If we abstract the processing done by the systems, this becomes a set of interchanges and destinations, with paths between them.
Avoiding the temptation to apply a bunch of graph theory equations, let’s take inspiration from an example of abstraction studied by all designers. The Tube Map of the London Underground.
Famously this schematic abstracts away the geographic position of stations, instead representing their relative positions.
If we use the conceptual model of a tube map of stations, and apply it to a legacy architecture we get something as follow:
Now, we can understand the systems and communication pathways involved. This mapping of services can be conducted at different levels of granularity. It can map isolated systems at a high level that communicate via APIs and it can map the internal source code services of a monolith. We need to understand the logical locations for the processing required for different business operations to build an accurate mental model from which to plan our progressive migration.
Progressive “Minimum Viable Migrations” (MVMs)
Moving from the System-As-Is to the System-To-Be should not be a one step all-or-nothing leap. As discussed above, we should keep an agile mindset and apply the same principles we consider with MVPs for greenfield products.
There should be many steps on this journey — and, in truth, there is ideally no end destination. Systems should change with the customer needs and advances in technology — demanding an architecture that can facilitate MVMs. This architectural style being an event-driven one.
Going back to our transport map metaphor, we need to adapt the shape of the transport network, make upgrades and add stations — all while we keep the trains running on time.
Mapping the journey — Identifying MVMs
Identifying the sub-systems to migrate is a complicated tradeoff. We need to balance many factors and be guided by a hypothesis we want to test or result we want to achieve. It could be a single bottleneck to scalability we want to eliminate, validation of a technical approach, validation that the technical teams are able to work with the toolset of the target architecture, an infrastructure related cost saving, a security deprecation, or even the need to introduce a new functionality the current architecture can’t support…. the list goes on.
The key is we need a limited scope of migration, moving a set of business process or subprocess to a new domain, while leaving the others in the existing domain and ensuring this can go to production as a hybrid of old and new.
If we look at our map above we could have identified that the existing CRM (a custom solution built on legacy technology) can’t keep up with demand and is a bottleneck for the whole system’s scalability. Therefore increased scalability is the result we’re looking to achieve with this MVM.
The business events this CRM module processes have be identified, e.g. LEAD_CREATED, LEAD_CONVERTED, CUSTOMER_DETAILS_UPDATED… We can build a new CRM module in our new target domain.
Mapping the journey — Building a bridge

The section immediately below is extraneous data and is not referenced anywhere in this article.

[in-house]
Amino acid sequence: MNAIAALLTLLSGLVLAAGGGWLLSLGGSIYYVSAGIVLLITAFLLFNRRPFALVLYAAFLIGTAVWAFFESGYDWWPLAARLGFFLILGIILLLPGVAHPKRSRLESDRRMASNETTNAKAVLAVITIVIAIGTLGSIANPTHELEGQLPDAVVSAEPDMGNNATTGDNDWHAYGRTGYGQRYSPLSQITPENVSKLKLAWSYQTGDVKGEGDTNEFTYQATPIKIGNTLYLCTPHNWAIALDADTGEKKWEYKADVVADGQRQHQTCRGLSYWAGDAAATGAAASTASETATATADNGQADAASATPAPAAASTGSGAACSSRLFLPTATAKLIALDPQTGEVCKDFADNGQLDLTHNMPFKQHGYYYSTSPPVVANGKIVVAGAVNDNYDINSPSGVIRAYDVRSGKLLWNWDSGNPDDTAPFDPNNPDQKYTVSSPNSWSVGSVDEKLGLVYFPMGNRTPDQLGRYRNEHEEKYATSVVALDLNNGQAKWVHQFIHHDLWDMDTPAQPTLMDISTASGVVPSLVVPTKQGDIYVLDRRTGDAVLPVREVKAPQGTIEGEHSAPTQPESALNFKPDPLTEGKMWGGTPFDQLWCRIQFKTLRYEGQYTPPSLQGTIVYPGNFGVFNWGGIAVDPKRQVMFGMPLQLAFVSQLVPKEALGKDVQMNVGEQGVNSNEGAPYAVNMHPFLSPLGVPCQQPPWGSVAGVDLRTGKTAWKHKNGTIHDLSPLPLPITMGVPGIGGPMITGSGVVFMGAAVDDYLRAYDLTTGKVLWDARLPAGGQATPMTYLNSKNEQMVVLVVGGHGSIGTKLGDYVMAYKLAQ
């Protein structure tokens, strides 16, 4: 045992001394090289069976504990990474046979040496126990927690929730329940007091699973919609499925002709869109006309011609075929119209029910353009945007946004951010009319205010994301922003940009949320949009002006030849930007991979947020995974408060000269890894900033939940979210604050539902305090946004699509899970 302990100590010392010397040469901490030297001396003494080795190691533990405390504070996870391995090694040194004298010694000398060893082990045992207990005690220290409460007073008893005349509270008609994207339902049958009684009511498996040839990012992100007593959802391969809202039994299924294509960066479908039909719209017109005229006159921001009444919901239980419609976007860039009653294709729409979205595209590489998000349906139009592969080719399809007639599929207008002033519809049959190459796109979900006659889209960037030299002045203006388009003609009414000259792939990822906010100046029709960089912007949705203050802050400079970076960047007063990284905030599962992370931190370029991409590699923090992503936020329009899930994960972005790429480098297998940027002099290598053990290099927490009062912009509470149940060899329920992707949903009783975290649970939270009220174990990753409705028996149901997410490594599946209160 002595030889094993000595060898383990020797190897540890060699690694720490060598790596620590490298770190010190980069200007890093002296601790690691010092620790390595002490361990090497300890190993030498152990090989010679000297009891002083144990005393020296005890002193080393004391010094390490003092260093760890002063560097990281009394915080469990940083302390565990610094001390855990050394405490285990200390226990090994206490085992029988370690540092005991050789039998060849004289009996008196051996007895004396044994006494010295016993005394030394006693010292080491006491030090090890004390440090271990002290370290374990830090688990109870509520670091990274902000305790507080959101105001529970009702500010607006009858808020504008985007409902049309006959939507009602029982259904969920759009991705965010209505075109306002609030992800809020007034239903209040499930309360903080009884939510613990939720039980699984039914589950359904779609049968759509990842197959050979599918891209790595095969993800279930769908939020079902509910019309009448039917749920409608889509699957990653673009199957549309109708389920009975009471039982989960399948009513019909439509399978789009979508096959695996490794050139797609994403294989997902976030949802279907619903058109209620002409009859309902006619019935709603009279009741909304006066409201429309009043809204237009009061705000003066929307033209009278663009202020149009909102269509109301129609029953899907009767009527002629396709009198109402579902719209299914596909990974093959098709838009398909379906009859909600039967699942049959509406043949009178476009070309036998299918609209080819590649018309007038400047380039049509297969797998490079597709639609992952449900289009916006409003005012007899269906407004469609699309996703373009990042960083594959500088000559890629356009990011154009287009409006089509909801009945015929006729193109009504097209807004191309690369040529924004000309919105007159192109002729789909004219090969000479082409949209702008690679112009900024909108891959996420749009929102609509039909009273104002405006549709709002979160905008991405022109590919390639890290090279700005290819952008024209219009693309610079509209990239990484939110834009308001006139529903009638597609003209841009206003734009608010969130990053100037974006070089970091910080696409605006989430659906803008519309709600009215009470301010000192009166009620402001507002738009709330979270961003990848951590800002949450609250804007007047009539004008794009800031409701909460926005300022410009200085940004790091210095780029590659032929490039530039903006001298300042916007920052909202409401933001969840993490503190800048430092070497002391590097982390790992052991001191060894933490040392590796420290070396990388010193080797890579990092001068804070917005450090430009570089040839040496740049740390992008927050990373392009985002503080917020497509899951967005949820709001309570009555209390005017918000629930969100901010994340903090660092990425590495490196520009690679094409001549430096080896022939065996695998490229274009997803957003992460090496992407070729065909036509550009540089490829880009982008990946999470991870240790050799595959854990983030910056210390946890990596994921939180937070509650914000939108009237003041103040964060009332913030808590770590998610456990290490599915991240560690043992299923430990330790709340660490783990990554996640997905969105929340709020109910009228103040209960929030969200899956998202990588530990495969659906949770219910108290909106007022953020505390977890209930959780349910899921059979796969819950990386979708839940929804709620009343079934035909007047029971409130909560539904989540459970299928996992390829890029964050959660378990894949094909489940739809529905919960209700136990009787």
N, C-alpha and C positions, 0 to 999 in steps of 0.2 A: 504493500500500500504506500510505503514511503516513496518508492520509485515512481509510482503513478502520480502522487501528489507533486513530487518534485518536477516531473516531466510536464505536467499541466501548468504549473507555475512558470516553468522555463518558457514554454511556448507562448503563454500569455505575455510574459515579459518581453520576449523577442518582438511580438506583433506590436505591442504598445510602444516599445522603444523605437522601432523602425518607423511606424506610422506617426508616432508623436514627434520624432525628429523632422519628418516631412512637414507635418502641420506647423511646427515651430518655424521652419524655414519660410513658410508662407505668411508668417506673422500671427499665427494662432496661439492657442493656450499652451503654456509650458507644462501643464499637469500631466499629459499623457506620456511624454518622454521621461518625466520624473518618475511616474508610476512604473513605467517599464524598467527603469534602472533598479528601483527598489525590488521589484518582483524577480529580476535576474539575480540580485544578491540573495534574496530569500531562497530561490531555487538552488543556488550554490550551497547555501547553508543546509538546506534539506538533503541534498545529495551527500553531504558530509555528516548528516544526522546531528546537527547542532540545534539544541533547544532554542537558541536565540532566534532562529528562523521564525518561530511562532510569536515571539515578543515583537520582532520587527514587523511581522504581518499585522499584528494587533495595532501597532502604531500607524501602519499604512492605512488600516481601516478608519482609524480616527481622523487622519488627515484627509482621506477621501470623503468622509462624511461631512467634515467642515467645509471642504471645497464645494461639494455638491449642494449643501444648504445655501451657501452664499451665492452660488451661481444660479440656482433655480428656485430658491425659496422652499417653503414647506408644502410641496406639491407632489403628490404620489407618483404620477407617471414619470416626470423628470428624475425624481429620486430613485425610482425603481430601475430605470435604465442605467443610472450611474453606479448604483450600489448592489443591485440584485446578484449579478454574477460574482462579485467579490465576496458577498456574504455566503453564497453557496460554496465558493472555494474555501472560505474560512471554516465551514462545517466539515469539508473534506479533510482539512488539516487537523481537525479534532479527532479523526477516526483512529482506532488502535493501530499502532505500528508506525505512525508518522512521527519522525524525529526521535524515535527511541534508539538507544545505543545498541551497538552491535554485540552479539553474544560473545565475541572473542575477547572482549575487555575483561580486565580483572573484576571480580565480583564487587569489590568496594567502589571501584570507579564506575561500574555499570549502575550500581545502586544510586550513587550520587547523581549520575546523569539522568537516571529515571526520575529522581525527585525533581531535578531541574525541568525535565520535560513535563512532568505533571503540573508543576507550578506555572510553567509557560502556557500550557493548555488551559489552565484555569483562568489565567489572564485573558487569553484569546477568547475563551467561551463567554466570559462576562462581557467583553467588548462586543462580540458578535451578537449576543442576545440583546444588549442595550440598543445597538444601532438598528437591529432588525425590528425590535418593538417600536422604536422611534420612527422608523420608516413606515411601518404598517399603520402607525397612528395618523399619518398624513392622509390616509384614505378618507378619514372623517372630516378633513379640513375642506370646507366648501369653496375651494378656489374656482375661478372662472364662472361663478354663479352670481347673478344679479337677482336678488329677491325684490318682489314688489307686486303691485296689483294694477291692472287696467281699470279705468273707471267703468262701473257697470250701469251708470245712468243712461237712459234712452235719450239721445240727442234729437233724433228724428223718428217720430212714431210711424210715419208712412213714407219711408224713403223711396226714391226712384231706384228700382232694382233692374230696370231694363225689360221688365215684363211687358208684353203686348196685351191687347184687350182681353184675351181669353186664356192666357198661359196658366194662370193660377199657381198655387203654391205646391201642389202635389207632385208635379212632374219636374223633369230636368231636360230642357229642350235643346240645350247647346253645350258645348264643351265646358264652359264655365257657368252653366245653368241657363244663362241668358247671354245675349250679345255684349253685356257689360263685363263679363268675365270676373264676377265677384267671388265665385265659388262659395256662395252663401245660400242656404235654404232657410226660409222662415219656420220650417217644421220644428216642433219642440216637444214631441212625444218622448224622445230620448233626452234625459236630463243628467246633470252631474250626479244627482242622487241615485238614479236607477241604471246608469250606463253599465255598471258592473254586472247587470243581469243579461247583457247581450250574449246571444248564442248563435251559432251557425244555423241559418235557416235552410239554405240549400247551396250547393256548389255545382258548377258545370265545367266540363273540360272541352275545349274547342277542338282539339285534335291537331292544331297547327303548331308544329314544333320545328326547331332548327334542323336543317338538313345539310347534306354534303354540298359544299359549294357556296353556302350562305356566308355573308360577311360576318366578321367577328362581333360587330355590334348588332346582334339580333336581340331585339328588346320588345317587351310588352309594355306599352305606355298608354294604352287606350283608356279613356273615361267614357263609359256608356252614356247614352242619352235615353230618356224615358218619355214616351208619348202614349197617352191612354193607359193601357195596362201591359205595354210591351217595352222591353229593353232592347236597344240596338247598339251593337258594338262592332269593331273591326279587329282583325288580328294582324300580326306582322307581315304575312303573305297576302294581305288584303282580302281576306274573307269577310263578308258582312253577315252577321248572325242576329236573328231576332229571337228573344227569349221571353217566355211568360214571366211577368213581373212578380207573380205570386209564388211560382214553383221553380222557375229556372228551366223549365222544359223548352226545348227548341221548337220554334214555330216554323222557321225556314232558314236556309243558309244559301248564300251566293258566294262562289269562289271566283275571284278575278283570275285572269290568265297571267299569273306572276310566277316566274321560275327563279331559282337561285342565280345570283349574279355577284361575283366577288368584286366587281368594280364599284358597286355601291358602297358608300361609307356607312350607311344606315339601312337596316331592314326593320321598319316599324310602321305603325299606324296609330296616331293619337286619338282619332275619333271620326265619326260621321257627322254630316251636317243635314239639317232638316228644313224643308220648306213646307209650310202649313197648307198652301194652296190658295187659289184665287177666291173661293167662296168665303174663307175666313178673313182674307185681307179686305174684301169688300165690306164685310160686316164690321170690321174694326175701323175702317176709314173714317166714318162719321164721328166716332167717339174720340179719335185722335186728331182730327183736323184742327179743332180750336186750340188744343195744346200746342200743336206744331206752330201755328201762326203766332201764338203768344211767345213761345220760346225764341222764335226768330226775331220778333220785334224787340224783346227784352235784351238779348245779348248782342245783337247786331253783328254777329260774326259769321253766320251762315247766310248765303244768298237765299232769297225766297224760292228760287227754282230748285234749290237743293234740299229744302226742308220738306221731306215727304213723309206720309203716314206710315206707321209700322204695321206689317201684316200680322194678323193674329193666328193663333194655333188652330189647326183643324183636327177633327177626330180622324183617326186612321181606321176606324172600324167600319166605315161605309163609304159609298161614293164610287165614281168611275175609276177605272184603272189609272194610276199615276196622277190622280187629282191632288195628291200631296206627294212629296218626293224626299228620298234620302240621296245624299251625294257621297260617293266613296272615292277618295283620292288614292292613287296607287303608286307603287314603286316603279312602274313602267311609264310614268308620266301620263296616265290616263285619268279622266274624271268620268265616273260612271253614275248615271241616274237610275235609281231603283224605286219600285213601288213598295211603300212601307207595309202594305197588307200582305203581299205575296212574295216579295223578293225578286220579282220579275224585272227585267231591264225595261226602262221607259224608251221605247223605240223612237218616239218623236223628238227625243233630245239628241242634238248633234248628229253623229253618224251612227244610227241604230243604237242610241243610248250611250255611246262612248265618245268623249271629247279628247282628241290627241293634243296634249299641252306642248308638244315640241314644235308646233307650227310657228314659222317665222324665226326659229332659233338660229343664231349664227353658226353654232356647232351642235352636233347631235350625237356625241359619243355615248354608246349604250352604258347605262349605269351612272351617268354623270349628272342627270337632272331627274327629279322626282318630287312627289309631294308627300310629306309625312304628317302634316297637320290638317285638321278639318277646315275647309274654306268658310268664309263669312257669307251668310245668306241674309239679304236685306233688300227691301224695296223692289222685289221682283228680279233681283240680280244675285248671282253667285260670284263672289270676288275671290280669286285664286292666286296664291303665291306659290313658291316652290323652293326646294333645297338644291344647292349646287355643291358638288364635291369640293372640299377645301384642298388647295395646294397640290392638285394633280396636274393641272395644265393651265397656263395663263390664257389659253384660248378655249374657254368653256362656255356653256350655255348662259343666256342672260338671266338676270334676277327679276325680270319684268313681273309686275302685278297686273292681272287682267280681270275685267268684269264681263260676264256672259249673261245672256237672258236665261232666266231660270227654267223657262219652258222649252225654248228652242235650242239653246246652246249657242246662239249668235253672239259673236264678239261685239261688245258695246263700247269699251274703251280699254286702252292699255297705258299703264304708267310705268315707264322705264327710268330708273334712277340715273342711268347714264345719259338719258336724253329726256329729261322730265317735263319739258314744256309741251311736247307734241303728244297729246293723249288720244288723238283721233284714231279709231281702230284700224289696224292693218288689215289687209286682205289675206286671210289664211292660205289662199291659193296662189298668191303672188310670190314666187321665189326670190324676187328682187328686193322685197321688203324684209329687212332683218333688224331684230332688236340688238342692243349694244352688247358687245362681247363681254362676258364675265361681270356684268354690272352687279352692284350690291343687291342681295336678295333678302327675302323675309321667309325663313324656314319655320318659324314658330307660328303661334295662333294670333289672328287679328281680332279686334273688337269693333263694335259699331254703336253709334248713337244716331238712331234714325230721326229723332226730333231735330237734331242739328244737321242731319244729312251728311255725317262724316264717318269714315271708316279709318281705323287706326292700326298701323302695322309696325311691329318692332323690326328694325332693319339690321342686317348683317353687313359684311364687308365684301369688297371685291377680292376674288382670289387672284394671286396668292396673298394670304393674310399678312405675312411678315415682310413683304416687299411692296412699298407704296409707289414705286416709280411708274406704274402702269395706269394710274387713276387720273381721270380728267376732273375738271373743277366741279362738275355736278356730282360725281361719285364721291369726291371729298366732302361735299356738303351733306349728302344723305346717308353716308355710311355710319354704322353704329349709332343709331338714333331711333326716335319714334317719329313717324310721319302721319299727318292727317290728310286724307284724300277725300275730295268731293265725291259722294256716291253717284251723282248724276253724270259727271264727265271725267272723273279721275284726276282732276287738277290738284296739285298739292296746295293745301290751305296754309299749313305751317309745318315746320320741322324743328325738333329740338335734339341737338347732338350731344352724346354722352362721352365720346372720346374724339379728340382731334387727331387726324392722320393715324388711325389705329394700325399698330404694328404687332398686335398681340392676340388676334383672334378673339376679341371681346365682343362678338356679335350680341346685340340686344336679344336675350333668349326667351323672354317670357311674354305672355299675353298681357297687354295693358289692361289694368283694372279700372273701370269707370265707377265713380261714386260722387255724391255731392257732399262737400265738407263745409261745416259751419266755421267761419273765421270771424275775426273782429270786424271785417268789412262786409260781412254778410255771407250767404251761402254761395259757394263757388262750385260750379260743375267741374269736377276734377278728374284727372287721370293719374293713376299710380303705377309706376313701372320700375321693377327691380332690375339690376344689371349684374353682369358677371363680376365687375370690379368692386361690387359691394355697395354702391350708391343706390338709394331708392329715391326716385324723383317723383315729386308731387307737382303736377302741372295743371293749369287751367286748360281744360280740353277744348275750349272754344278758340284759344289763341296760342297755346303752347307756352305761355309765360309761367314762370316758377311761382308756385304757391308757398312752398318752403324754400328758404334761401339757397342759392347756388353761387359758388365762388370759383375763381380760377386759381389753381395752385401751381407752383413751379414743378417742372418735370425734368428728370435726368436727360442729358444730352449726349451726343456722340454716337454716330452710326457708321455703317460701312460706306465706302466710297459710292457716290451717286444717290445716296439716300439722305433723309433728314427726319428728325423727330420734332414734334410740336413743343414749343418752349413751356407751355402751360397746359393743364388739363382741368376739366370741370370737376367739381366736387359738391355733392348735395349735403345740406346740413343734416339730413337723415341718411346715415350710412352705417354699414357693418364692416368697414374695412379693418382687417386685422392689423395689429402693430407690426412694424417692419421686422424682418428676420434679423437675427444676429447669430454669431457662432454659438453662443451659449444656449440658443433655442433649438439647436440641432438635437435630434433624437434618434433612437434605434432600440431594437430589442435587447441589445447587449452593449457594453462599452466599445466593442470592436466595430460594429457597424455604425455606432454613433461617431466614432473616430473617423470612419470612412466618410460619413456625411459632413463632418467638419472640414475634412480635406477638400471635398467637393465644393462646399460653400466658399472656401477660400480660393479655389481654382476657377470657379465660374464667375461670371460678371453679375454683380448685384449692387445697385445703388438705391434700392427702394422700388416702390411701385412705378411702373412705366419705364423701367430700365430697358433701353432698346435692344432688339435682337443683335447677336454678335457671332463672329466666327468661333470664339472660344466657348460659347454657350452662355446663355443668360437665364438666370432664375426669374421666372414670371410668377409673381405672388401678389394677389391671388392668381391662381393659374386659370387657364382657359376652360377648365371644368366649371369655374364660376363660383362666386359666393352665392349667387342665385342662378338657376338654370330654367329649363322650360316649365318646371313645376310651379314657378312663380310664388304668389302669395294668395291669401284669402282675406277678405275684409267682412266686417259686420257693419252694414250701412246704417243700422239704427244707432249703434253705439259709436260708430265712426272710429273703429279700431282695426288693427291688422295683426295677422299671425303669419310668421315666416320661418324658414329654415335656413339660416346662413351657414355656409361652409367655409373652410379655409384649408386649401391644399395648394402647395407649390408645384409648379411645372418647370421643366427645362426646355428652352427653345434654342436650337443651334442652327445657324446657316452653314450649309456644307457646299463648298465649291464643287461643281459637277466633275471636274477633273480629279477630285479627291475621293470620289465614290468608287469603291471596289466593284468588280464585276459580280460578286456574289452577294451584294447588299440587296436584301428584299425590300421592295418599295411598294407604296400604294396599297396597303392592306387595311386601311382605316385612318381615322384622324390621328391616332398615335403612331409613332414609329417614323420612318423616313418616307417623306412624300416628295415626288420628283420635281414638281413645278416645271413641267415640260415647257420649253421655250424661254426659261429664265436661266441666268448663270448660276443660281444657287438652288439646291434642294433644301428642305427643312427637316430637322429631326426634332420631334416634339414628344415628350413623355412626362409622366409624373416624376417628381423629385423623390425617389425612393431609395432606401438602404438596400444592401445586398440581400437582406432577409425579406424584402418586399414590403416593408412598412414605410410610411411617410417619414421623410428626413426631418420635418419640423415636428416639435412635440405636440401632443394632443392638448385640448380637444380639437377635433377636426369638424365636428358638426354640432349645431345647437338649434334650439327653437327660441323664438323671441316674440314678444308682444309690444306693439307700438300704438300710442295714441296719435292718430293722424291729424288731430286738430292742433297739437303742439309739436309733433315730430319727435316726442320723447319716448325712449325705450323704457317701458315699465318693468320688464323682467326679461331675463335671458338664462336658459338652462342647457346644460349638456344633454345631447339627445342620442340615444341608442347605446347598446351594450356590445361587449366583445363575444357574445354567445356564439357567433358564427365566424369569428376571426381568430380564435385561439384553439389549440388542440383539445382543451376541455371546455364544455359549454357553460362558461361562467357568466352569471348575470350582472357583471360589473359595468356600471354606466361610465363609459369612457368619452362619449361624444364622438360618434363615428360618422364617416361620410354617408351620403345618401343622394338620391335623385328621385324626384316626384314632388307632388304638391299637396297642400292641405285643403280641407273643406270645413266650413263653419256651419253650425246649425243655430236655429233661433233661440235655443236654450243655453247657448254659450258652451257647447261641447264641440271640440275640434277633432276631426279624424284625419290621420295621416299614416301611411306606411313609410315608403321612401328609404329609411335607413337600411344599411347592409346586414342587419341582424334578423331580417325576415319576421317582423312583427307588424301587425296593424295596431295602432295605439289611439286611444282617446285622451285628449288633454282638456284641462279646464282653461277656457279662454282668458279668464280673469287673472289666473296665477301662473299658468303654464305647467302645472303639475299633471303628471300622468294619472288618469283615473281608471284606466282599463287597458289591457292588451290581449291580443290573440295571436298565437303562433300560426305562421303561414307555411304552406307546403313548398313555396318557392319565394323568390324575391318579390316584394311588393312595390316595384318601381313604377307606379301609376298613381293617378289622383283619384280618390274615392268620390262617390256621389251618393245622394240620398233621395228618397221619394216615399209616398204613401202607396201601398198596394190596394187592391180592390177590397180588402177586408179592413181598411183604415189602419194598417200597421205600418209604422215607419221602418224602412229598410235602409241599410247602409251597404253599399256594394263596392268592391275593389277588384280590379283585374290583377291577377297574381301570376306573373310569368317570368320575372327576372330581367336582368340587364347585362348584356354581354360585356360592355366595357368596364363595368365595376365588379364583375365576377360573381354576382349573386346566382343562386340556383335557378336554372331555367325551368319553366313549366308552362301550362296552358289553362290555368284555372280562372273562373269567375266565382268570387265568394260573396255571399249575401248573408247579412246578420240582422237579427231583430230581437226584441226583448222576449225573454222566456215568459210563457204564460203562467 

To be able to release this new CRM module to customers while keeping the other systems that communicate with it in the existing domain we must build a bridge between the two domains. The bridge allows a bi-directional flow of our events between the domains. (Note these are our business events, not technical events)
For instance, if the new target domain was an Event-Driven Serverless architecture on AWS, Amazon EventBridge will likely be the communication bus for events between microservices of the new system. Luckily, Amazon EventBridge has a flexible SDK and support for cross-account events. If we were, for instance, moving from an existing domain of a monolithic .NET application on AWS we could use the AWS SDK to dispatch events directly from the existing codebase. Alternatively, database triggers or networking proxies could intercept and infer events if changes to the existing system are not possible.
Once migration of the CRM module is complete it’s logically just a dispatcher of events to the new system and we can go live, delivering value and testing assumptions! Allowing us to avoid the deadlock of full feature-parity preventing releases and learning. In this example we’ve brought a scalability increase and validated some of the target domain technology choices.
The path of MVMs
MVMs are by the nature iterative. Releasing to real users and testing assumptions informs the next MVM. Progressively each logical system and subsystem are migrated to the new domain with a hybrid approach allowing full business operations to run throughout all steps.
And, spoiler alert… there is no final “System-To-Be”. Instead there is a constant evolution of progressive MVMs, but this time with an Event-Driven architecture amenable to changing customer requirements and technological advances.
Note: There is definitely some overlap with the well known Strangler Fig Application approach from Martin Fowler.
Minimum Viable Migrations (MVMs) bring agility to migrations projects that are typically constrained by all-or-nothing waterfall delivery. This frees us up to release earlier, test assumptions, deliver value to users faster and most of all learn.
MVMs are iterative stepping stones to a likely non-terminal “to-be system”. At their core MVMs rely on an Event-Driven mindset and architecture as these provide a clean bi-directional interface between domains and the freedom to have a constant mental model that is not impacted by the underlying technology.
Progressive migrations are not without challenges. Managing data duplication and cross-domain networking to name just two. These challenges though are worth it to allow the agility needed to be successful and avoid feature parity paralysis.
MVMs are naturally a good fit for Cloud Modernization Migrations to Serverless, yet the approach is applicable to many other domain migrations.